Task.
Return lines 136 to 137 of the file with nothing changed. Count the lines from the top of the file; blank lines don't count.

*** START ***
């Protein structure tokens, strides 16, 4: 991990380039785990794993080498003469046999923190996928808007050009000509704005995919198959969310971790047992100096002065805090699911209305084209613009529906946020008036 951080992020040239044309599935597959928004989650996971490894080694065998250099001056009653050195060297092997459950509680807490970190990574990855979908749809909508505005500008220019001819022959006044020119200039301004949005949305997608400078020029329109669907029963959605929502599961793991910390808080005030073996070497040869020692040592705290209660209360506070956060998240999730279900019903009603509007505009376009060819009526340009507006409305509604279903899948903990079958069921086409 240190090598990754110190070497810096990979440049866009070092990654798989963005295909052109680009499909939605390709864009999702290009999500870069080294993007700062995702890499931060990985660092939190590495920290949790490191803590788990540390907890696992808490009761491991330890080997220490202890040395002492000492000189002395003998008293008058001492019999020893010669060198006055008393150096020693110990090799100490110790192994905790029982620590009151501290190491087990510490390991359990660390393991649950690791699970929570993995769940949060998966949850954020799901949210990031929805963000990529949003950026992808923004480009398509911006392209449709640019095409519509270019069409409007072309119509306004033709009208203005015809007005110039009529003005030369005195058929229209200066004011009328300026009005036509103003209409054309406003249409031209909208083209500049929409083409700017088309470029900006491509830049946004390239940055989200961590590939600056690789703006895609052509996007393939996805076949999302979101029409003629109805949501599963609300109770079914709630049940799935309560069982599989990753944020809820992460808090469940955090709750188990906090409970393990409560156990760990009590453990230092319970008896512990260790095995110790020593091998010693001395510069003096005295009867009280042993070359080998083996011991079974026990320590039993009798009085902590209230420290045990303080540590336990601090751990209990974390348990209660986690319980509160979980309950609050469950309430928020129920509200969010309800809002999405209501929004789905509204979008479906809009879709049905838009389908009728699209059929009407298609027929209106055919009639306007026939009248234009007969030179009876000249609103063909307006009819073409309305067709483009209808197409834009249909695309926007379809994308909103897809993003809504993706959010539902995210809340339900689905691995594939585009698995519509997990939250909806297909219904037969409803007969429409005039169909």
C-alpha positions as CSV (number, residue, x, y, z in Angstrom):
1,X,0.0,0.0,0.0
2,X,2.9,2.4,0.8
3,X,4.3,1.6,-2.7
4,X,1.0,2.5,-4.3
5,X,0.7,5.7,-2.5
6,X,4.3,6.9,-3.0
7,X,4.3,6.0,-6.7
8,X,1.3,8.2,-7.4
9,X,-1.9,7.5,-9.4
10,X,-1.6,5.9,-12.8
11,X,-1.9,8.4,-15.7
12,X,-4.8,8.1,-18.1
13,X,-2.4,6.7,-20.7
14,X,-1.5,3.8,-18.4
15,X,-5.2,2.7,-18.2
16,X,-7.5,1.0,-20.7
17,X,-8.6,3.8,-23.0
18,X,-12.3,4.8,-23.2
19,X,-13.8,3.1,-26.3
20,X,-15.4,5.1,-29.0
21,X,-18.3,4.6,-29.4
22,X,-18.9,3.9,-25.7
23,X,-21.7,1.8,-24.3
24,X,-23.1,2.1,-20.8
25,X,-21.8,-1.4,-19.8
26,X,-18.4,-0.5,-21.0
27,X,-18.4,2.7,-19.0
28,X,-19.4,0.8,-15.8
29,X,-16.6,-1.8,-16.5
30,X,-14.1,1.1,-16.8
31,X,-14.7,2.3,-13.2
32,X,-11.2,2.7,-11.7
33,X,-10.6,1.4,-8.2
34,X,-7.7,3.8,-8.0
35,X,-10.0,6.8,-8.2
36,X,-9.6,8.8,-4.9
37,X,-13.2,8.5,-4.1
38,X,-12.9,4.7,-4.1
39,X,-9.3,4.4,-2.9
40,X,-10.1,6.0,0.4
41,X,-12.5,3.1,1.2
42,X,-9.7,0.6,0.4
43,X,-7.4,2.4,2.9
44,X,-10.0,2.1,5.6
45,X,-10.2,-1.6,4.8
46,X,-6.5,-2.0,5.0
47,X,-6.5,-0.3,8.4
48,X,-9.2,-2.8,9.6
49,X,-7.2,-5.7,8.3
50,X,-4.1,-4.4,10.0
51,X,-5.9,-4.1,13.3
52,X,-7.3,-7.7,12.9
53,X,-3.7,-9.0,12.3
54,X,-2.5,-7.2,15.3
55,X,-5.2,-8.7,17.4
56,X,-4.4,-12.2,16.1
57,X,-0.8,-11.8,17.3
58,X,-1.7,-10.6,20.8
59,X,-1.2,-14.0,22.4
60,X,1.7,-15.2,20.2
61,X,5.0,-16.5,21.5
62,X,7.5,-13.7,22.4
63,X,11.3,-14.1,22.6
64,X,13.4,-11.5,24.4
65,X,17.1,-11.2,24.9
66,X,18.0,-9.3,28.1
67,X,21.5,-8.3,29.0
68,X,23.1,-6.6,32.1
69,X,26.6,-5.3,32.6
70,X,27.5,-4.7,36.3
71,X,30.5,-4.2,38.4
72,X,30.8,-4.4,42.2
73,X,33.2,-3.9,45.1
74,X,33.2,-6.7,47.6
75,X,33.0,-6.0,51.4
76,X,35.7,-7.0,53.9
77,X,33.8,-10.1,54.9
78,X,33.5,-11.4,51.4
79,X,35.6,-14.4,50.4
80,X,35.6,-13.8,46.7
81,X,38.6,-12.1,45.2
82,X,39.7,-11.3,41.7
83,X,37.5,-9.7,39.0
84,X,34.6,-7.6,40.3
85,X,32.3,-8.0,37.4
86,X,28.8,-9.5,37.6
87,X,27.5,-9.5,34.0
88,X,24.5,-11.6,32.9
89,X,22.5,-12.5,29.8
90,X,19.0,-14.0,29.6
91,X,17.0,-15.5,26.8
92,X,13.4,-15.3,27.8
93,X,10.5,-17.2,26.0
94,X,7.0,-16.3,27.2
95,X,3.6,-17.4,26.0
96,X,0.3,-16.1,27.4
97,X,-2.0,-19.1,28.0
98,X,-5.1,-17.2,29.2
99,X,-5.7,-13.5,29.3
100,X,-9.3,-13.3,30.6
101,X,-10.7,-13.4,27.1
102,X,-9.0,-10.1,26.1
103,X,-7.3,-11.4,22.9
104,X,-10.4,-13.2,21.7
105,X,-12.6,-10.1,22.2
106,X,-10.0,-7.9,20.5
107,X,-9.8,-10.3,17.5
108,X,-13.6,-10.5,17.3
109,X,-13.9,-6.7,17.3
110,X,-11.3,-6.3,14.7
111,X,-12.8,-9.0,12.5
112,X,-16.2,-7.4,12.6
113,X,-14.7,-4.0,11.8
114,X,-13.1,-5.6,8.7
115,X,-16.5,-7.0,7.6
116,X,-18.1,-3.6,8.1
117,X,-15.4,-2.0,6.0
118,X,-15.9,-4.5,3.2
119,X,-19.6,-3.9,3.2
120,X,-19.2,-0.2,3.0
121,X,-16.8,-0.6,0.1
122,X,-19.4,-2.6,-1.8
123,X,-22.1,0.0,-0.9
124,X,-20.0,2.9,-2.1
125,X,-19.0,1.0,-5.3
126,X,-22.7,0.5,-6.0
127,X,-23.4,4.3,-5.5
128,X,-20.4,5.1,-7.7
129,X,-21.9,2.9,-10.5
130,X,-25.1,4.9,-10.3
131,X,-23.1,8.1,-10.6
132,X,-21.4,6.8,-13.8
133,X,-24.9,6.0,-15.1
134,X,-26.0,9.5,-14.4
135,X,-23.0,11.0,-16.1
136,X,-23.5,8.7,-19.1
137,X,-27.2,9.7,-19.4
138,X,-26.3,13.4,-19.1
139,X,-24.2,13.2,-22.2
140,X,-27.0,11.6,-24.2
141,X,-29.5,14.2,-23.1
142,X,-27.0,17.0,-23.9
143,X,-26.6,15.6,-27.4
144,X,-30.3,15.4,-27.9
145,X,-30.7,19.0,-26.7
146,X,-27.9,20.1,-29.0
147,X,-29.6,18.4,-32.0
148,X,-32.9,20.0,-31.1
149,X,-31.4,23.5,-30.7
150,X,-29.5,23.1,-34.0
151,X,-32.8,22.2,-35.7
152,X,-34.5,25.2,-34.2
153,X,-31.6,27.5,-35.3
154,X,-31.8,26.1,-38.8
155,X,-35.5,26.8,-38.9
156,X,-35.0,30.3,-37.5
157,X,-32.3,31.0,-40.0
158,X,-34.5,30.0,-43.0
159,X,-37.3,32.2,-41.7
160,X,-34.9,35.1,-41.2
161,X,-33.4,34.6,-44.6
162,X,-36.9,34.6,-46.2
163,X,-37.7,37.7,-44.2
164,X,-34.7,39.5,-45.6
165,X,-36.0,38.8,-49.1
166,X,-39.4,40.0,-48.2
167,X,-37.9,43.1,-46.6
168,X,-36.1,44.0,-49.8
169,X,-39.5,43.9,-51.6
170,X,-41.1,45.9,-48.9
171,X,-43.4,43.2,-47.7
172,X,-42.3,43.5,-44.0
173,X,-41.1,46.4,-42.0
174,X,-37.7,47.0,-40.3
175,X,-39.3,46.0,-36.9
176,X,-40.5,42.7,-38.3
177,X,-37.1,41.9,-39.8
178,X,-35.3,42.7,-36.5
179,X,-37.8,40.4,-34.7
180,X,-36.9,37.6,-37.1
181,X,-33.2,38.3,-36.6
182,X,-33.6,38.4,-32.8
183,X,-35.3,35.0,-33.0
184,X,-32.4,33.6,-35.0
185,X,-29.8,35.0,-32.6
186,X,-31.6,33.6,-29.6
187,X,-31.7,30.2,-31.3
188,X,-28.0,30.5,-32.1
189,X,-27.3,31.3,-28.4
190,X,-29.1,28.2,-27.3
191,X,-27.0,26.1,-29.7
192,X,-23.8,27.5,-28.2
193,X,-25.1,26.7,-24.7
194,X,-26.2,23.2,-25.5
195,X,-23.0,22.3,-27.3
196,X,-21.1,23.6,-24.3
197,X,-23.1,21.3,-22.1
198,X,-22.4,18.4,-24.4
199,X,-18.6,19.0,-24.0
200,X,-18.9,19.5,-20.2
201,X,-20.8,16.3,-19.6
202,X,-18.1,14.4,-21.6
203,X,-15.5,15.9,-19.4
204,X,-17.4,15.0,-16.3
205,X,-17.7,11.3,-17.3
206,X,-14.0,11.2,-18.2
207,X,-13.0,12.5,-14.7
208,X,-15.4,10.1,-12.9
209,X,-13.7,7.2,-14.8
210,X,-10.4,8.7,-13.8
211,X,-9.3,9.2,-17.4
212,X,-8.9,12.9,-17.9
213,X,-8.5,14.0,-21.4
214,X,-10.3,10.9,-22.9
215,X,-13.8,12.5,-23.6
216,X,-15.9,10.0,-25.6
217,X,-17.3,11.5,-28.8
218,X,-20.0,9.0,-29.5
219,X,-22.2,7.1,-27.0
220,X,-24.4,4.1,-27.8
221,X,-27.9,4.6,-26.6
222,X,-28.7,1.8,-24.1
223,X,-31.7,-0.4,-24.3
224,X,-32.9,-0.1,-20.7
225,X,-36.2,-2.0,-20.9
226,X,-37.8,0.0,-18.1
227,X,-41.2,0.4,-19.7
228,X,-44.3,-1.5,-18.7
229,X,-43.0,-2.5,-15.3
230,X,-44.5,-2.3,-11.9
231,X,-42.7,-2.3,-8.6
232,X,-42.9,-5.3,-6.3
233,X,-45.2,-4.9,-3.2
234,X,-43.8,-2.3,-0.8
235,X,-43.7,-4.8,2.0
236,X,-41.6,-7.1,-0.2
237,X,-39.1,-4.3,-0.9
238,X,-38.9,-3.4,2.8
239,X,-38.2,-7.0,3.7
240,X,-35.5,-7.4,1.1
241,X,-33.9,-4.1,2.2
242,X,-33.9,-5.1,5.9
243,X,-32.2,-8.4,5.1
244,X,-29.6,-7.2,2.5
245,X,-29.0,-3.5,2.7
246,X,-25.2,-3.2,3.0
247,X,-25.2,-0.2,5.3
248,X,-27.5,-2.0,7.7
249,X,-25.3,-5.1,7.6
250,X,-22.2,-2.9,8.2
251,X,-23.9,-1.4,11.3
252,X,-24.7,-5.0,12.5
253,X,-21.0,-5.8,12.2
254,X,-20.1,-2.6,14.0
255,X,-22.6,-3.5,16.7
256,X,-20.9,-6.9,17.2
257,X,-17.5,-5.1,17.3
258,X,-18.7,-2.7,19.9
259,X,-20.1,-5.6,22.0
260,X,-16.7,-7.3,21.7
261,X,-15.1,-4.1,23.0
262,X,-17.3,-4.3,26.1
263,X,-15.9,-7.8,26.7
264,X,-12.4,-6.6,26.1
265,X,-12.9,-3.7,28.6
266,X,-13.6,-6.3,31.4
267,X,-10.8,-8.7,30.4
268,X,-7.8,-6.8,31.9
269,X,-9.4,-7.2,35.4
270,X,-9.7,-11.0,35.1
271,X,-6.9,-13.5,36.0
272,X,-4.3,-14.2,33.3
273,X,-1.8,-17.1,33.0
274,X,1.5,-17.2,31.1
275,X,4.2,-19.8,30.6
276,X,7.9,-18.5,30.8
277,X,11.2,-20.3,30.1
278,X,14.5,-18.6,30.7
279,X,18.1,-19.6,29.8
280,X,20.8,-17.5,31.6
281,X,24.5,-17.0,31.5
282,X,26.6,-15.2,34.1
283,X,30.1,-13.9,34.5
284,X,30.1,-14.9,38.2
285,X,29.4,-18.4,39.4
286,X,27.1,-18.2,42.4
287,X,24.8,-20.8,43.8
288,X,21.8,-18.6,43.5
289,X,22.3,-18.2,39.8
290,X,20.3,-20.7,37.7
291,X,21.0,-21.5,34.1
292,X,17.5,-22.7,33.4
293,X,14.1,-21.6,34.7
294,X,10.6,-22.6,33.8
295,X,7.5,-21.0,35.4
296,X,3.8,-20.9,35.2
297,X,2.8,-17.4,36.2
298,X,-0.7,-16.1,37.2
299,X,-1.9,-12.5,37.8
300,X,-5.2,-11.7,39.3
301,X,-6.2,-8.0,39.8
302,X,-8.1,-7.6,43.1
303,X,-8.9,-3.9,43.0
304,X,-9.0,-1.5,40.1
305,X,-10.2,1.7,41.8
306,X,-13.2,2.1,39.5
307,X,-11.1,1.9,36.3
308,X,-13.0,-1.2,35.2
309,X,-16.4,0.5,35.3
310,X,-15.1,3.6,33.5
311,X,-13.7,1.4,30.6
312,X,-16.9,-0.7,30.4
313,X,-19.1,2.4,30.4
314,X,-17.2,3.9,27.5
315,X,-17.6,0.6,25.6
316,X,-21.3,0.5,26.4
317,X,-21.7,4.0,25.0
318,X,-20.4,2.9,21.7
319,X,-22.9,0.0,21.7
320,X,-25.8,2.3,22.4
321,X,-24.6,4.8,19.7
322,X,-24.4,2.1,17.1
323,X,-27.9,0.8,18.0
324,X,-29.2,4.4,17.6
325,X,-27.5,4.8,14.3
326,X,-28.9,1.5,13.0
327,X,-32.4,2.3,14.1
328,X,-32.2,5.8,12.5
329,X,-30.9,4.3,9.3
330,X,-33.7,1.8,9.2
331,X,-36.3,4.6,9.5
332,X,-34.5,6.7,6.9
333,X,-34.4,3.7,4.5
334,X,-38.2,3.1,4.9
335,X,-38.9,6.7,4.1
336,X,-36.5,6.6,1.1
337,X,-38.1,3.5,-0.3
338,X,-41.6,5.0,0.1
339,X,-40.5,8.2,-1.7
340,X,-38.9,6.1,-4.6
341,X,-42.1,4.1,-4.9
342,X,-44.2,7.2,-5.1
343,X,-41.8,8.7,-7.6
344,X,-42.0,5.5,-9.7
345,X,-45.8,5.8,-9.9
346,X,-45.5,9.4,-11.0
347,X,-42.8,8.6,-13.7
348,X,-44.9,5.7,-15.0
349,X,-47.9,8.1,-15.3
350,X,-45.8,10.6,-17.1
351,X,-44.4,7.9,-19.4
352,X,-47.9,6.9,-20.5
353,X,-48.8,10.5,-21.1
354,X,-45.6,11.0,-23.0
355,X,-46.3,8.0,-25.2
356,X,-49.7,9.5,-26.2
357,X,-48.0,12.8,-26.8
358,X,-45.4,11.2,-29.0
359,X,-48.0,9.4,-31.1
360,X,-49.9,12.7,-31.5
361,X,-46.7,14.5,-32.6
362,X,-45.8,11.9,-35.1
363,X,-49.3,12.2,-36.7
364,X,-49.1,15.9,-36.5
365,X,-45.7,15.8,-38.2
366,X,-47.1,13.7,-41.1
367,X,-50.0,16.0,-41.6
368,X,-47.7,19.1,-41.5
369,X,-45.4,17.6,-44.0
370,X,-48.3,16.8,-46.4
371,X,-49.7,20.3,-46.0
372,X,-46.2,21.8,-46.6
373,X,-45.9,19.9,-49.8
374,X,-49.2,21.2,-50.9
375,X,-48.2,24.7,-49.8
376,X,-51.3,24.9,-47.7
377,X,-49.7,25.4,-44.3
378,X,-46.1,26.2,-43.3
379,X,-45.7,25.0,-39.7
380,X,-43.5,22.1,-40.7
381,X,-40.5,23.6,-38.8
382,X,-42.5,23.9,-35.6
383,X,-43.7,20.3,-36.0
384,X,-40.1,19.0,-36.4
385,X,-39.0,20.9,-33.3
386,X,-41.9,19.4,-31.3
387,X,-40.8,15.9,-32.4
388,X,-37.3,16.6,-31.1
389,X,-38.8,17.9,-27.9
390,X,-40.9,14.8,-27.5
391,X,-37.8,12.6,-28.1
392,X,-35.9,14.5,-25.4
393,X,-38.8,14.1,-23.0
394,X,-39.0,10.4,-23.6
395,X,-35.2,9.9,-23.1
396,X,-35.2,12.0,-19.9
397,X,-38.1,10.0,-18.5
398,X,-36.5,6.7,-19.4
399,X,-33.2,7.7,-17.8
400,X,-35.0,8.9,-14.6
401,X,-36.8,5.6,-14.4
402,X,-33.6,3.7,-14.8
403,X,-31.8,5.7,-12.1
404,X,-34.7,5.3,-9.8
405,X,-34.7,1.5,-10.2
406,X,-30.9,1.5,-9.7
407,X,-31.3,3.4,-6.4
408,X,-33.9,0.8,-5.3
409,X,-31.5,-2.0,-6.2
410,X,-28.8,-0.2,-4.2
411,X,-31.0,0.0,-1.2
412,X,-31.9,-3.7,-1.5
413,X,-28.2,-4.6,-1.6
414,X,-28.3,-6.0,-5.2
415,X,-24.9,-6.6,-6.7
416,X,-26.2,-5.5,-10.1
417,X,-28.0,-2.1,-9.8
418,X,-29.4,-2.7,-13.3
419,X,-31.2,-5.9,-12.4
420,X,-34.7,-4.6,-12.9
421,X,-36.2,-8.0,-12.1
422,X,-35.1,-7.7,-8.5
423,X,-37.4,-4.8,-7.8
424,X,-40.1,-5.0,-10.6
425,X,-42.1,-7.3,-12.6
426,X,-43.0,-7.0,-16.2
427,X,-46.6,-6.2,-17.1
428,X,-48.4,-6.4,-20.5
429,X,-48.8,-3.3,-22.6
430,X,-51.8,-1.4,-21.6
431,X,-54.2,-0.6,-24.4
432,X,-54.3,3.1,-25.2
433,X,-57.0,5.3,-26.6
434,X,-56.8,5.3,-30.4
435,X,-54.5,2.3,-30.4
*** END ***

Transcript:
134,X,-26.0,9.5,-14.4
135,X,-23.0,11.0,-16.1